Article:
Mongolian archery remains a national sport in the country in modern times – one of the “Three Manly Sports’ of the annual Naadam Festival but its history stretches back centuries and it helped the Mongols to conquer the largest land empire in history.
The Mongols have used bows and arrows for centuries including on the battlefield – from standing and from horseback – and when hunting for food. There’s even a legend of Erkhii Mergen, an archer who saved the Mongolian people from a drought by shooting six suns out of the sky. Also, according to The Secret History of the Mongols, when one of Chinggis Khan’s ancestors wanted to demonstrate the strength of unity she instructed her feuding sons to snap a single arrow – which was easy – and then to repeat the action with a set of five arrows which was impossible because of their combined strength.
Mongolia’s composite bow has multiple layers and is handmade from multiple materials found within Mongolia including horn, leather, birch wood and bark, and fish glue. When unstrung, Mongolian bows retain a curve. The arrows are made from birch, the fletchings of the arrows from the tail feathers of birds, and the arrowheads from metal blades, bone, or wood.
During Mongolia’s archery competitions, the archers are constantly calculating and calibrating. A softened bow needs to stretch further to reach the target, while a hardened bow needs to be stretched less. Variables include the changing temperature and weather conditions throughout the day of the competition. Another important variable is the strength and direction of the wind. The winning marksmen and women are awarded the title of ‘state marksman’ – also known as ‘mergen’ or sharpshooter.
There are three main archery styles in Mongolia – Buriat, Uriankhai and Khalk. All three are included in Mongolia’s state Naadam competition with Khalkh style being the common national archery style. The national title-winning archery is Khalkh archery as the shooting distance is the furthest and it is standardised by age and gender. The other two styles are considered national heritage styles. Typically over 300 archers compete in the three different styles during the state Naadam. In Uriankhai style archery, male-only competitors shoot from 30 and 40 meters. In the Buriat style, both men and women compete and shoot from a distance of 30 to 45 meters.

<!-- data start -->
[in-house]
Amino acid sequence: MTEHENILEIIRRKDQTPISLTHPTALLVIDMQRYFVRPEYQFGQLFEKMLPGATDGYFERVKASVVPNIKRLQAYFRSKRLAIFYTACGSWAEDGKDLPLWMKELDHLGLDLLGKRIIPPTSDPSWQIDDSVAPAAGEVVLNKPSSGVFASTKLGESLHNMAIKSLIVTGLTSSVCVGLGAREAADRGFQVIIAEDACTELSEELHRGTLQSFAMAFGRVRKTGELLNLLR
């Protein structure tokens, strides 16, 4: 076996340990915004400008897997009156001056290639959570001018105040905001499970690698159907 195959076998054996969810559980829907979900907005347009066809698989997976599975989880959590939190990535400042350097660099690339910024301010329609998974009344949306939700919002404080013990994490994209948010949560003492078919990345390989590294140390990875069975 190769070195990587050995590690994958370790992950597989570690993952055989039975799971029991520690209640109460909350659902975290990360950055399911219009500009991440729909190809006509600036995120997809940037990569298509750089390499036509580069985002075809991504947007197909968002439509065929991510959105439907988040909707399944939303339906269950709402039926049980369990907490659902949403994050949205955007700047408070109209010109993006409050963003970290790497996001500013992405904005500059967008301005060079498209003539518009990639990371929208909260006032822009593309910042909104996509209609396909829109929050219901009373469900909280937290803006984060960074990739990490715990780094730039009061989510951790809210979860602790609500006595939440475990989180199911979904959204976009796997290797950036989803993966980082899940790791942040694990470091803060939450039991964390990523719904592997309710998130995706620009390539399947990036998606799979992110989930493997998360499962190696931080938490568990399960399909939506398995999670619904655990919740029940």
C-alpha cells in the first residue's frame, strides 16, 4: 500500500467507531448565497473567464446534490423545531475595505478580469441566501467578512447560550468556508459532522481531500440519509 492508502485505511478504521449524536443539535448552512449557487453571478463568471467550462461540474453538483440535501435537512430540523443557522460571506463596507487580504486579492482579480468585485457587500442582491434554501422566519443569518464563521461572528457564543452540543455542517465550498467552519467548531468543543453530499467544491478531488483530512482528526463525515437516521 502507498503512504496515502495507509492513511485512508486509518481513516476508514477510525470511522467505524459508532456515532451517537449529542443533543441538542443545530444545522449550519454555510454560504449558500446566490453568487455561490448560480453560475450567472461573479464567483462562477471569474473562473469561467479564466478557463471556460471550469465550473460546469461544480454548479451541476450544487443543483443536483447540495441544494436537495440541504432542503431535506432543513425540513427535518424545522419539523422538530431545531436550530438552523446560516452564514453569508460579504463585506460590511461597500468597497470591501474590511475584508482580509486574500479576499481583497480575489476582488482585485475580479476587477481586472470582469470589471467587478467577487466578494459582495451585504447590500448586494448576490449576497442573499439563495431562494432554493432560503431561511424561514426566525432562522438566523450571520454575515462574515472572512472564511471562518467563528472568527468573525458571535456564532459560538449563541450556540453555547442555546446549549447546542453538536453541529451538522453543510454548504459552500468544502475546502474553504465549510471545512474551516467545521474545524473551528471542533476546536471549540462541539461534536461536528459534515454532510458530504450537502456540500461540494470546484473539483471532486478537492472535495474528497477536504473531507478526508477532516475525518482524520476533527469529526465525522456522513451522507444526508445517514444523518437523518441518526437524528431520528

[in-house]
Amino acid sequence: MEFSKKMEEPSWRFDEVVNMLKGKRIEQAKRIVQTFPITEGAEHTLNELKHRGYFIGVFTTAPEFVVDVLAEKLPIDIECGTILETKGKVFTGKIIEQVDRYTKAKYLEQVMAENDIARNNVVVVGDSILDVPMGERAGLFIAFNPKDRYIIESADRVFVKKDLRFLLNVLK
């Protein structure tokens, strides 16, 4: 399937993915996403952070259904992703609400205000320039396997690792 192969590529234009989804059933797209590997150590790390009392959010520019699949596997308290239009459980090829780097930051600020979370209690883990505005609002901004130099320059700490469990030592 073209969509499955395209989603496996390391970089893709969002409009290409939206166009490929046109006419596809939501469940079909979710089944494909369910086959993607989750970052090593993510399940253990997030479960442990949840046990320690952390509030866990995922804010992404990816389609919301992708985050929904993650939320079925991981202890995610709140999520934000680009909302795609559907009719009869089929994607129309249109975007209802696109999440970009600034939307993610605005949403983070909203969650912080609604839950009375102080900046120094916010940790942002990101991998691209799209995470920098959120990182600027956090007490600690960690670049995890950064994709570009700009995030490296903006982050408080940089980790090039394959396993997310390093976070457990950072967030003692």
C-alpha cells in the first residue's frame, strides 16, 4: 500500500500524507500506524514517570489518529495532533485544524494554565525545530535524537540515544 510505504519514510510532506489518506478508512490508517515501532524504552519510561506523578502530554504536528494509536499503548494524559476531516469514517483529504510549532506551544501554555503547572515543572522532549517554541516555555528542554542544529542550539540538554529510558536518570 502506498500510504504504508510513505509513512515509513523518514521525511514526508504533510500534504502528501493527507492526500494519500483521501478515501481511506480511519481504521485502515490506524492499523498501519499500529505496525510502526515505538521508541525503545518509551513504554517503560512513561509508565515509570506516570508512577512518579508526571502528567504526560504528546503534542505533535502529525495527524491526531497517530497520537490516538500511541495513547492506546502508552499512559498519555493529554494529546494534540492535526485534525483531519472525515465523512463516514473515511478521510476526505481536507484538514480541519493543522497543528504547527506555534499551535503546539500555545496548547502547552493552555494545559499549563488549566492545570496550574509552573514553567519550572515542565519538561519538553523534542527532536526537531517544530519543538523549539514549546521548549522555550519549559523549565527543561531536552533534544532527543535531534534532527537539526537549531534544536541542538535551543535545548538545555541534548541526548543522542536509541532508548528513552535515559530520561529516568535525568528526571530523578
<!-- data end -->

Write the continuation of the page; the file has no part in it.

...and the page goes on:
Teams of twelve archers emerge onto the shooting line and in turn launch four arrows each at the targets which are leather cylinders installed in the ground. The shooting distance is 75 metres for men and 60 metres for women. For those under 18, the distance is set at a rate of three to four metres per year of age.
When you are on the archery field, look out for the small brown and red leather cylinders stacked in two or three rows on the ground. They are the targets – called ‘hasaa’.
The red ones in the middle of the brown targets are the central targets for the archers, but hitting the red ones won’t grant the archer an extra score. The score is given only if a hasaa moves at least eight centimetres from its original location – the width of one hasaa. So long as it moves the requisite distance, hitting any hasaa is equally scored ‘1’. There are no special high-score hasaas.
An archer is given 40 shots in total. Twenty of them are given to hitting 60 hasaas lined in three rows. The next twenty chances are given to hitting 30 hasaas lined in two rows.
A group of judges (surchid) stand near the target area (generally named as zurkhai). Archers, after shooting four times, will be obliged to stand at the zurkhai to serve as a judge or co-judge, for the two next shifts.
The images used throughout this post were taken by EL guests. We work in long-term local community partnership with Tomorkhuu Batmonkh – one of Mongolia’s most successful archers but also a talented craftsman of the Mongolian composite bow. To meet him and to learn more about the skill involved in making Mongolian bows and arrows and in the skill of archery, look at our archery workshop.
Jess @ Eternal Landscapes